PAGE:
Vietnam verifying information on Chinese vessel approaching its waters

By Viet Anh   January 9, 2020 | 06:55 am PT
Vietnam verifying information on Chinese vessel approaching its waters
An F16 C fighter jet by Indonesia lands on the Natuna islands, January 7, 2020. Photo by Reuters.
Vietnam is following up on information regarding a Chinese coast guard ship approaching Vietnamese waters following South China Sea tensions involving Indonesia.

"Vietnamese authorities constantly monitor all activities on Vietnamese sea regions as determined by the United Nations Convention for the Law of the Sea (UNCLOS)," Foreign Ministry spokeswoman Le Thi Thu Hang said at a Thursday’s press meet.

The statement came in the wake of Indonesia deploying fighter jets and naval ships to the East Sea, known internationally as the South China Sea, on Tuesday in a stand-off with Beijing.

The actions followed Jakarta protesting Chinese violations of Indonesia’s exclusive economic zone (EEZ), Reuters reported.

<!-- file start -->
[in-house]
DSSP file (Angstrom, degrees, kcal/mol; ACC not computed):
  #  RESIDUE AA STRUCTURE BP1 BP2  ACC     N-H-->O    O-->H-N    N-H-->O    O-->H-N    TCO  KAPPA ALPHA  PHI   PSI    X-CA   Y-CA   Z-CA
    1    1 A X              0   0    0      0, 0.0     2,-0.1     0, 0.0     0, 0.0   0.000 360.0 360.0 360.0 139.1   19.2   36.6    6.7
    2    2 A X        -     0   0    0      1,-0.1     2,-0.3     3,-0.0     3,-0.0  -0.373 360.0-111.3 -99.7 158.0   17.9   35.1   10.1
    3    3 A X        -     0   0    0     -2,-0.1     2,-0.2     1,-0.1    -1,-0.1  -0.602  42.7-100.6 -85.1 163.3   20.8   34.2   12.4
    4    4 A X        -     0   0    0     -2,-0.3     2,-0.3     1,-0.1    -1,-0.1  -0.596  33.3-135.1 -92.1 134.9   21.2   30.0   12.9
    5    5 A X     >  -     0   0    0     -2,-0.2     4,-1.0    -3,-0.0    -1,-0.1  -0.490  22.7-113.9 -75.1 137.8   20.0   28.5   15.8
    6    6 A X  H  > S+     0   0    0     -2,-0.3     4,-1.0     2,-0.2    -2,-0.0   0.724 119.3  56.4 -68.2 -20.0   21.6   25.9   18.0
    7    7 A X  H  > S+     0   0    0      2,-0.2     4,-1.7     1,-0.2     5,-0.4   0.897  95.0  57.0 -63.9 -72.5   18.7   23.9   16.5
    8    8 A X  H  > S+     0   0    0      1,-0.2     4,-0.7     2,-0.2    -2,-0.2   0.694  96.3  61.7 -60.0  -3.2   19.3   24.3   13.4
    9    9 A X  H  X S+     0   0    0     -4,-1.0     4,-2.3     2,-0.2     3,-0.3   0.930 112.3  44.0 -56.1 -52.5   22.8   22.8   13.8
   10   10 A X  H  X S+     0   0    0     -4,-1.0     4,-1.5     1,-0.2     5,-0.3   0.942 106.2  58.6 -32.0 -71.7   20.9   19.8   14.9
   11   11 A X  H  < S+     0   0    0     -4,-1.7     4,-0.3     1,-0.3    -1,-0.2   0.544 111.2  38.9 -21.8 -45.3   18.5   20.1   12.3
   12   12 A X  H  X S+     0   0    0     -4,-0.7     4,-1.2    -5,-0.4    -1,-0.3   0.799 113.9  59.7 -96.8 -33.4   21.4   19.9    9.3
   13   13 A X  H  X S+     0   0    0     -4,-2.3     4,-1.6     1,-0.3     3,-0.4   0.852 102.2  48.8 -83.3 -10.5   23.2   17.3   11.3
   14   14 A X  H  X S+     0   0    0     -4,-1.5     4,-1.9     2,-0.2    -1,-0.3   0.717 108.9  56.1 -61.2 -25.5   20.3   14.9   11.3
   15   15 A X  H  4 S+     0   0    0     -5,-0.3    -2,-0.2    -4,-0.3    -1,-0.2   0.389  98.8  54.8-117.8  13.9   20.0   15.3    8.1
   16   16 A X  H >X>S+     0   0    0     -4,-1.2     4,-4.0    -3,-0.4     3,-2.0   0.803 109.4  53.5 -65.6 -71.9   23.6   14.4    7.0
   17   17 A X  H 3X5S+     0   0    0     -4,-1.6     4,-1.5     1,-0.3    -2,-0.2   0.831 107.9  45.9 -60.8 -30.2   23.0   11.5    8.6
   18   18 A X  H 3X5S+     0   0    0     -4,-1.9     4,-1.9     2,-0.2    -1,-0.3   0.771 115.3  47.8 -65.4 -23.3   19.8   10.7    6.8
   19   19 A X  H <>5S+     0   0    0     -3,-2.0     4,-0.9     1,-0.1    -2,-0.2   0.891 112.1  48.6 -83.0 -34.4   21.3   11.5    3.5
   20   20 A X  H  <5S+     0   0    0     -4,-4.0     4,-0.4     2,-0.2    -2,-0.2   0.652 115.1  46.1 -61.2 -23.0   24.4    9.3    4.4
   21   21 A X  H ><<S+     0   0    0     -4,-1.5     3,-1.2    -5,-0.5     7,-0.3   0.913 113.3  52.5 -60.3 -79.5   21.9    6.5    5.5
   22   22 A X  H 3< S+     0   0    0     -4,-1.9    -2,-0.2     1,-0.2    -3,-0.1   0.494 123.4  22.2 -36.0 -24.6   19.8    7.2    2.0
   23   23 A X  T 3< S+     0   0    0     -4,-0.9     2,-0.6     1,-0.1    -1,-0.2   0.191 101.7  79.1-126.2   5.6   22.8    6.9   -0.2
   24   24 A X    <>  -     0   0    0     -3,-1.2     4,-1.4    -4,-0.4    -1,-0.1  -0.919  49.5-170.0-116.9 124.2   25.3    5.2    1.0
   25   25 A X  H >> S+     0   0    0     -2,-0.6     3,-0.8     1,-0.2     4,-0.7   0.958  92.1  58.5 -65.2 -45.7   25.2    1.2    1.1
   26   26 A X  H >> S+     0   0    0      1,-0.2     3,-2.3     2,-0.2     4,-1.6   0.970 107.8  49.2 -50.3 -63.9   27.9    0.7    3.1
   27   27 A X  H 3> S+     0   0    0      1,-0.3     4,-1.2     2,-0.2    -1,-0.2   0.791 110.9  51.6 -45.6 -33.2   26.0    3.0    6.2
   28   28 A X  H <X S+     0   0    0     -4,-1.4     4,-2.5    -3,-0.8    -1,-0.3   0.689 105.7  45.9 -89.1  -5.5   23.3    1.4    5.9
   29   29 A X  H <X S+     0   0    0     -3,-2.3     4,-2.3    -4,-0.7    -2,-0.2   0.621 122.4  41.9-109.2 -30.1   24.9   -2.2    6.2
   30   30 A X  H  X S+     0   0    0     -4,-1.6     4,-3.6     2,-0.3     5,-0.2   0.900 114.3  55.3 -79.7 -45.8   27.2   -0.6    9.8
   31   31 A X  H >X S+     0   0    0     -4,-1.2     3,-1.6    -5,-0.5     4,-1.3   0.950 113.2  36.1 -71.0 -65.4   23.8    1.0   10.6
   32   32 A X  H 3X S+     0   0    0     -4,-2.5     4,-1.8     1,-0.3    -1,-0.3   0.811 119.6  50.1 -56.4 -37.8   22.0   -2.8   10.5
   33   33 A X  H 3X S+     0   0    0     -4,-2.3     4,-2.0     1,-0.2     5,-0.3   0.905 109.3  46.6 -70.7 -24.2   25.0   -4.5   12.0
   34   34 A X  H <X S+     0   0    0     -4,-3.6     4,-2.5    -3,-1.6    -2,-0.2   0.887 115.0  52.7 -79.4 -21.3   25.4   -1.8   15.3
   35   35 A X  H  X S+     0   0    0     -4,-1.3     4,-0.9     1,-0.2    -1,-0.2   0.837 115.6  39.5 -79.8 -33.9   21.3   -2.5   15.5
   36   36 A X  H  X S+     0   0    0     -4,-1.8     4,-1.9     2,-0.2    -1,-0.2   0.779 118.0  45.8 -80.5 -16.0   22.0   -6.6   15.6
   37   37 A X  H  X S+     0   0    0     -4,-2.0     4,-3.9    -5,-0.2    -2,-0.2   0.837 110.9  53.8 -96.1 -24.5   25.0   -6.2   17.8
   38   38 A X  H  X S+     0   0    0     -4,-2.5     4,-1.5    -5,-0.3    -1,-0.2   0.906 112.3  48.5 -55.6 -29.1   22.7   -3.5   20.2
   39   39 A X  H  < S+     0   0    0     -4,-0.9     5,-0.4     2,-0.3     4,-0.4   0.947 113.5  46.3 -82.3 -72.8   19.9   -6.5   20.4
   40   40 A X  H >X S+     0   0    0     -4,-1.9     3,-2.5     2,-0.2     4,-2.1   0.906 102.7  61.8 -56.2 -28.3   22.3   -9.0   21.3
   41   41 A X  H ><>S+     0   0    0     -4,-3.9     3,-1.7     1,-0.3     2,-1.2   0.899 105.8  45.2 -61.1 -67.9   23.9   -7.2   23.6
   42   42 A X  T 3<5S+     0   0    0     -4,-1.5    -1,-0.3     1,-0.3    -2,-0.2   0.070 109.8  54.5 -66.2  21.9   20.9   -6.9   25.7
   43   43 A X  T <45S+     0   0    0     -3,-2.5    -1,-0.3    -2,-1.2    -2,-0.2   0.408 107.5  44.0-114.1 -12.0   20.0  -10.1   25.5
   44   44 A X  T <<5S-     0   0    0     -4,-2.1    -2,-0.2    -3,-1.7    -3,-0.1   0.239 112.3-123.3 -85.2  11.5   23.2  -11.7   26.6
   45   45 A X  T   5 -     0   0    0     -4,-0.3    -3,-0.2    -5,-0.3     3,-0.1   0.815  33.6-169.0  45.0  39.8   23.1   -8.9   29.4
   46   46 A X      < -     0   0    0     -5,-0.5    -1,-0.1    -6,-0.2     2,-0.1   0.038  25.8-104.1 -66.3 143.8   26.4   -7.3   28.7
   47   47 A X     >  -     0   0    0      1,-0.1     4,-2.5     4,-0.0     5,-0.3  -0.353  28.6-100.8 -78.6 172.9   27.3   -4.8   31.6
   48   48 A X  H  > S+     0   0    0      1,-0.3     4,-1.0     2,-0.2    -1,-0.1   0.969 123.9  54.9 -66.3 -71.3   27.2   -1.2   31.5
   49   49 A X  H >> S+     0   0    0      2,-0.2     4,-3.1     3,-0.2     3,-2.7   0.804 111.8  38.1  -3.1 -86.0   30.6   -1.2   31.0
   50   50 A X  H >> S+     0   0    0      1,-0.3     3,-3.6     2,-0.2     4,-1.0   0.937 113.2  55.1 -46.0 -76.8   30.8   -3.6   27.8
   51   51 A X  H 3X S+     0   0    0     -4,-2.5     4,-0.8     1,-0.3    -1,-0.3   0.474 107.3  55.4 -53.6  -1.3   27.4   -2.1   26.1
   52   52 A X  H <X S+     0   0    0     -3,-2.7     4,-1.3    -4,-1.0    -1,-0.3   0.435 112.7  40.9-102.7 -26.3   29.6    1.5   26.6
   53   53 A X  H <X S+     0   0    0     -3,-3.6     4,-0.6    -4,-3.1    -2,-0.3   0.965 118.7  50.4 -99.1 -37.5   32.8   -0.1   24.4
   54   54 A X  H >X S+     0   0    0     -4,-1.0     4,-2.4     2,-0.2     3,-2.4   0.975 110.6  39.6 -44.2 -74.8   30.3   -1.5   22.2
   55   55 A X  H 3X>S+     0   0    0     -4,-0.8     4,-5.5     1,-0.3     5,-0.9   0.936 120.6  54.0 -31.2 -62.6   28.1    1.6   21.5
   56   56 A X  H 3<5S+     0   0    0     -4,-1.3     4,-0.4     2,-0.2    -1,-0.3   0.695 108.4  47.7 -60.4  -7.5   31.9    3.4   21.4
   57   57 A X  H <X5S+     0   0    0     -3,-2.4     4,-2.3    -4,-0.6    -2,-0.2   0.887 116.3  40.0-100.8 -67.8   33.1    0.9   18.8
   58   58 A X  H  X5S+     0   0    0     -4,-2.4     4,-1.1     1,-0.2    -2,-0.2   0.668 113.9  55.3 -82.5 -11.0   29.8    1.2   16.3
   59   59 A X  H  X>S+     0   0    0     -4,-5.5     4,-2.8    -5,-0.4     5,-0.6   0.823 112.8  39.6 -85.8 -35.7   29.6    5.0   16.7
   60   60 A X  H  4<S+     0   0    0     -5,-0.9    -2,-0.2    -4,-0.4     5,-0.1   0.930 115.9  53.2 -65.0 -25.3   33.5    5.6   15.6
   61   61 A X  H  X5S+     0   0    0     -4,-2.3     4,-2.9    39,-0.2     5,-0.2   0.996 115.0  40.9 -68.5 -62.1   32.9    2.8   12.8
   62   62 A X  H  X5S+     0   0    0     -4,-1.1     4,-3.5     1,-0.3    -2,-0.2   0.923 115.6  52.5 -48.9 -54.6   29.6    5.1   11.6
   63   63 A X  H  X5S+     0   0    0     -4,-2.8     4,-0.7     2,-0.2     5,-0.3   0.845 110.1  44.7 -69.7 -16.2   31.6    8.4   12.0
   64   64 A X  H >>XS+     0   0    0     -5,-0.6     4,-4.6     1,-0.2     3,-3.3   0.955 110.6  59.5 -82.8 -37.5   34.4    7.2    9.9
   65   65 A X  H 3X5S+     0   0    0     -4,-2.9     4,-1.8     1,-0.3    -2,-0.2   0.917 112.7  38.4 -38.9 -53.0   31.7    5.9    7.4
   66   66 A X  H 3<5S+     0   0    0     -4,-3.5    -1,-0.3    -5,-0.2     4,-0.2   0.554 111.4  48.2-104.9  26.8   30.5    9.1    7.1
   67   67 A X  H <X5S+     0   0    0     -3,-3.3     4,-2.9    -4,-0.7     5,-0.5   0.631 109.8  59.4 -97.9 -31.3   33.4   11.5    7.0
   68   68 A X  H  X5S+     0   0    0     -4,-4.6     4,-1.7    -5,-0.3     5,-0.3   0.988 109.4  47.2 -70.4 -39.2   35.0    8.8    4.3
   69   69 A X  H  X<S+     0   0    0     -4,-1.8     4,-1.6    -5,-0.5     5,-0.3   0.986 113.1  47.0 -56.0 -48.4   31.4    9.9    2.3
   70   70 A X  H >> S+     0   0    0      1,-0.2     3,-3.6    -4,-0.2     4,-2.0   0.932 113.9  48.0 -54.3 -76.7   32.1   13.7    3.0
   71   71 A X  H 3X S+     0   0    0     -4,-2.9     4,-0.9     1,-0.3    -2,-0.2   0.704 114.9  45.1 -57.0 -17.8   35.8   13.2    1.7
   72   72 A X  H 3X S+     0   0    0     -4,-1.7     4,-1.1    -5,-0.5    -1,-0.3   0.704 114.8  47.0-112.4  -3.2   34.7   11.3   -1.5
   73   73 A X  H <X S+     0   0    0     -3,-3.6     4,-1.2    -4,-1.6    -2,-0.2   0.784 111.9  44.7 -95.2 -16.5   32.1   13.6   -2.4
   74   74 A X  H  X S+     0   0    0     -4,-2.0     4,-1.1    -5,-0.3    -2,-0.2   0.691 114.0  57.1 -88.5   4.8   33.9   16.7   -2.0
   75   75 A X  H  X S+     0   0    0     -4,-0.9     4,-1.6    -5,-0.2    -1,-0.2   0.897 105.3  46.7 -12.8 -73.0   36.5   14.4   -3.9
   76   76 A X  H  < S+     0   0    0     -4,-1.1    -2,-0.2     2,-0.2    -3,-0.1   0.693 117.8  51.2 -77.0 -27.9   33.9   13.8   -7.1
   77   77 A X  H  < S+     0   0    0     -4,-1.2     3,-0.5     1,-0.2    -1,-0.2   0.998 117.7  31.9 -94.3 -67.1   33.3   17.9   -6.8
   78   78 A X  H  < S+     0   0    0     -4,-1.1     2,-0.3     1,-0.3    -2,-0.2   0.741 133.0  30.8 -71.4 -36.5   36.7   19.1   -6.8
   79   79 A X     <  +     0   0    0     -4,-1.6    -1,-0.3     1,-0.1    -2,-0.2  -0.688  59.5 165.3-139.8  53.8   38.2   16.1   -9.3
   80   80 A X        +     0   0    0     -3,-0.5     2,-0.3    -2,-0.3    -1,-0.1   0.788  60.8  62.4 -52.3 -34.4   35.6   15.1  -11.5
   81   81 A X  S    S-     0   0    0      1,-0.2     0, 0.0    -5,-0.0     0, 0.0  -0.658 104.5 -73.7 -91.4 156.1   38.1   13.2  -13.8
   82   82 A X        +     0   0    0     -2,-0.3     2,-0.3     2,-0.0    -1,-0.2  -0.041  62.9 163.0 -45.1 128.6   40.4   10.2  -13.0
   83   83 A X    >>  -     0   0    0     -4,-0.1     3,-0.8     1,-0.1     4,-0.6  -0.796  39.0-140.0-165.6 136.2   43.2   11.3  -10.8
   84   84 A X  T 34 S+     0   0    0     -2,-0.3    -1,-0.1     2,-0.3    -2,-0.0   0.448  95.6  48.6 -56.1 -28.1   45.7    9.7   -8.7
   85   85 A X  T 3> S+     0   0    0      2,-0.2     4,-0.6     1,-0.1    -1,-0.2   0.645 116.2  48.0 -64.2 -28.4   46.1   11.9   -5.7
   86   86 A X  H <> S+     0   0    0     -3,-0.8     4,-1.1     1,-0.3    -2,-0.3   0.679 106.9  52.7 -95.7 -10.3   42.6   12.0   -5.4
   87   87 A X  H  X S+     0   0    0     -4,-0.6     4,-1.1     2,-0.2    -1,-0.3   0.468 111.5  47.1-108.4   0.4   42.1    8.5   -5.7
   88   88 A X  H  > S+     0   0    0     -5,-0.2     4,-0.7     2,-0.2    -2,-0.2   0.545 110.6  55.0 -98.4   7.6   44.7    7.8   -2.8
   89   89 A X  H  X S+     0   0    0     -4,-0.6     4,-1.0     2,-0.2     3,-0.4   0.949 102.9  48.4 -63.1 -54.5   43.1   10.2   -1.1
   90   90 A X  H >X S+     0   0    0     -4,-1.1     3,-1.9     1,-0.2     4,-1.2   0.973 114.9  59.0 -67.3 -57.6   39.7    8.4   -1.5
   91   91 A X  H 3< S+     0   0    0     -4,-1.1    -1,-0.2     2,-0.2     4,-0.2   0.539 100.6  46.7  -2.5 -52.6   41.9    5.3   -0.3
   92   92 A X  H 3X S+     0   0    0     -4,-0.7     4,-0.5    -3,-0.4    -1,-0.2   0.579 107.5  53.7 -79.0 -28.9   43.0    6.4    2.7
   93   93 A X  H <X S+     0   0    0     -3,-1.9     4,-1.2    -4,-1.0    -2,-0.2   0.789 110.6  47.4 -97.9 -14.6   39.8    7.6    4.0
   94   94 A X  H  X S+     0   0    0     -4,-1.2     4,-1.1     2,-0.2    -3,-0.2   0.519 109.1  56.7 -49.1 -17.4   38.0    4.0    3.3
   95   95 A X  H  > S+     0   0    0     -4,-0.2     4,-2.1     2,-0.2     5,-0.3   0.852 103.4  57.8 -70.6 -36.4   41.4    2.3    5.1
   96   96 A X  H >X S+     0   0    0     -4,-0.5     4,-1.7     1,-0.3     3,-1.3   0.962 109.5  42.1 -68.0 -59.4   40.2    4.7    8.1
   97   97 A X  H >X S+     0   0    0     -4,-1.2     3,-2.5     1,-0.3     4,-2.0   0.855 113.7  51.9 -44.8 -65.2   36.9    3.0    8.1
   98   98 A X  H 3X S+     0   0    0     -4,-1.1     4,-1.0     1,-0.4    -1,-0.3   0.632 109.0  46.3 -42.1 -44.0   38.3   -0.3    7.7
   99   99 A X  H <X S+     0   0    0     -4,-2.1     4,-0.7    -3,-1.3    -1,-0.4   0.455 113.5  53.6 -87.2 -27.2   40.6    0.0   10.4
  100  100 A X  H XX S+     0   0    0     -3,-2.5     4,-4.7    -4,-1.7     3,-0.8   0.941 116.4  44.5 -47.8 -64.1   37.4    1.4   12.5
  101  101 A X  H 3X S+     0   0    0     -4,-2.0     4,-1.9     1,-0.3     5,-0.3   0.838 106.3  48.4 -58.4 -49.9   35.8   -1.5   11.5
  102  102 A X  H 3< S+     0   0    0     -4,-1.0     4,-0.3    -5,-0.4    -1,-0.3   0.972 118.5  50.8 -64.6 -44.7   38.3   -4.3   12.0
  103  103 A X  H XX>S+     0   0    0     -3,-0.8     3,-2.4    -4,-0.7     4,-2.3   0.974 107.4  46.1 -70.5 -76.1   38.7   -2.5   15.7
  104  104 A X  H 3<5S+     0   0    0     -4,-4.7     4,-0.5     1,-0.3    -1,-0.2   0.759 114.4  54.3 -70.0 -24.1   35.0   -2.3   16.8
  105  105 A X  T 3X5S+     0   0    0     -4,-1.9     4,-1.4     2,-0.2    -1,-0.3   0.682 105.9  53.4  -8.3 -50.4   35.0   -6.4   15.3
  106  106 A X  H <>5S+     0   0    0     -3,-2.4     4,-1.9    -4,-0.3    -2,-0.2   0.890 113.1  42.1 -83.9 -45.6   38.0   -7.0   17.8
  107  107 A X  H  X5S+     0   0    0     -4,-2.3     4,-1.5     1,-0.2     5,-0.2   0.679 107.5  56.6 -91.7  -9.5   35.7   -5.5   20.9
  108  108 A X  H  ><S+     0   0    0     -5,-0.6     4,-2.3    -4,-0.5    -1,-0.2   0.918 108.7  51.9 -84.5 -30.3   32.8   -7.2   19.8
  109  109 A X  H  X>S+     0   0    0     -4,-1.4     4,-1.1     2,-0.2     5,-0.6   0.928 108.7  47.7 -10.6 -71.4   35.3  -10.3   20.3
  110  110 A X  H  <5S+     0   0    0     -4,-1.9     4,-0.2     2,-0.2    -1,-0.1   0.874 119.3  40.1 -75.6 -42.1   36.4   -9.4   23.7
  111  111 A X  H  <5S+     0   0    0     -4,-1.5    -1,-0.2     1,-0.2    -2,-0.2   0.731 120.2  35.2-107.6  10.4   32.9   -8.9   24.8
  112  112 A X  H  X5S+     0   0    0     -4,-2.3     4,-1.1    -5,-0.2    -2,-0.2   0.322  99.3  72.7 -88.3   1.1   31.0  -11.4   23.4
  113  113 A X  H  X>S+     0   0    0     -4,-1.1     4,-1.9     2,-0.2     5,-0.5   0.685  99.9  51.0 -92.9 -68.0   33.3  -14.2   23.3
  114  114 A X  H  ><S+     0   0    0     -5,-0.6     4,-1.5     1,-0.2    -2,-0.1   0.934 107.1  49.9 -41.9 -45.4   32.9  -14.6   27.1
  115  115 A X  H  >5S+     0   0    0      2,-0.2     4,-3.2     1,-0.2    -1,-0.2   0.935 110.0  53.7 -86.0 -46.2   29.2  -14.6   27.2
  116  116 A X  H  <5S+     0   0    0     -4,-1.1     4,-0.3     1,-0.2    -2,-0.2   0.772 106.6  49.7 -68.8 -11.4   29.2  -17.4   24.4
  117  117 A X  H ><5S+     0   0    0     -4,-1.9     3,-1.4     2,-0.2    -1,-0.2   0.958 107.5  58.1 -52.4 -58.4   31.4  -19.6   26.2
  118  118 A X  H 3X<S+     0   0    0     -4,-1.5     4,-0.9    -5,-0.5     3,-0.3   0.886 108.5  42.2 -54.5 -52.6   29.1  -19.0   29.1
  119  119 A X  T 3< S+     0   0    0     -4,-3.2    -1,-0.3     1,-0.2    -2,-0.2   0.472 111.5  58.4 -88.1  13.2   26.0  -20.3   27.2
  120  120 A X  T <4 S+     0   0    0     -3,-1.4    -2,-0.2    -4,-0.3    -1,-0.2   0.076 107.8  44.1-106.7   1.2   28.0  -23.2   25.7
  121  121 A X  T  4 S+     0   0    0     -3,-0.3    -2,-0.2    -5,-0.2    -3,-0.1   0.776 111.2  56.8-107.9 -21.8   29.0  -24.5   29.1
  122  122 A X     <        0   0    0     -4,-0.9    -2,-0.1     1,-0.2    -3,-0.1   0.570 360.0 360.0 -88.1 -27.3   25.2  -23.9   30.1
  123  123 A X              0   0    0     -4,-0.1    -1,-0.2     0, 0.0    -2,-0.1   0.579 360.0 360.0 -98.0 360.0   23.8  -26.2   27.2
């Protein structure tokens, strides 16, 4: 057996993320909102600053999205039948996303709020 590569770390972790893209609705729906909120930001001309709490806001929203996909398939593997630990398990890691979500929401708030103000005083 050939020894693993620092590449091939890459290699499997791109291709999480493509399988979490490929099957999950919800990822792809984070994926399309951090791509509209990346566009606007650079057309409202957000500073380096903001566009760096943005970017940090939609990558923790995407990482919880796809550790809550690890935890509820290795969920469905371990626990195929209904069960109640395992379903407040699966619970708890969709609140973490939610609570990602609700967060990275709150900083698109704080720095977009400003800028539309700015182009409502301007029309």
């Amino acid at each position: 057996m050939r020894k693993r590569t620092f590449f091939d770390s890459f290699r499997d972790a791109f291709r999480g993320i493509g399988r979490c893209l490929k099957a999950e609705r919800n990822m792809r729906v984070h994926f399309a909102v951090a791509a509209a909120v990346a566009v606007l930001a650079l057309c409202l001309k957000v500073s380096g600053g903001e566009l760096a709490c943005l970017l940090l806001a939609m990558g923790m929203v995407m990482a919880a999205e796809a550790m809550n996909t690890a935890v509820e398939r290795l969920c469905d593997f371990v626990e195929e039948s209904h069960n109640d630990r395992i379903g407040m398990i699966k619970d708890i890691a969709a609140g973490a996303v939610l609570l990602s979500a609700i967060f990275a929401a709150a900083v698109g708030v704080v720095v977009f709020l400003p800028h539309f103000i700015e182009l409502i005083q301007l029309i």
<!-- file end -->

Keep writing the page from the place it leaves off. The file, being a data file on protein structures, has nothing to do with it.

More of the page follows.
The stand-off began in mid-December when a Chinese coast guard vessel, accompanying Chinese fishing boats, entered waters off the coast of Indonesia’s northern Natuna islands, prompting Jakarta to summon Beijing’s ambassador and lodge a complaint.

"Parties should not complicate the situation and should make practical and appropriate contributions to positively develop and maintain peace and stability while fostering friendly, collaborative relations in the region," Hang said.

She was responding to a question about Malaysia submitting a report on extended continental shelf on the South China Sea to the United Nations on December 12 last year. This has sparked concerns that the extended continental shelf as claimed by Malaysia could overlap with claims by other countries.

Hang also drew attention to the Vietnam-Malaysia Joint Submission on the limits of the continental shelf beyond 200 nautical miles from baselines at the southern regions of the South China Sea that both countries submitted to the United Nations’ Commission on the Limits of the Continental Shelf (CLCS) at a meeting in New York in August 2009.

"Vietnam reserves sovereignty rights over the extended continental shelf, beyond the 200-nautical-mile [limit] [into] the central regions of the East Sea, as stated in the diplomatic note sent to the CLCS in 2009," Hang said.

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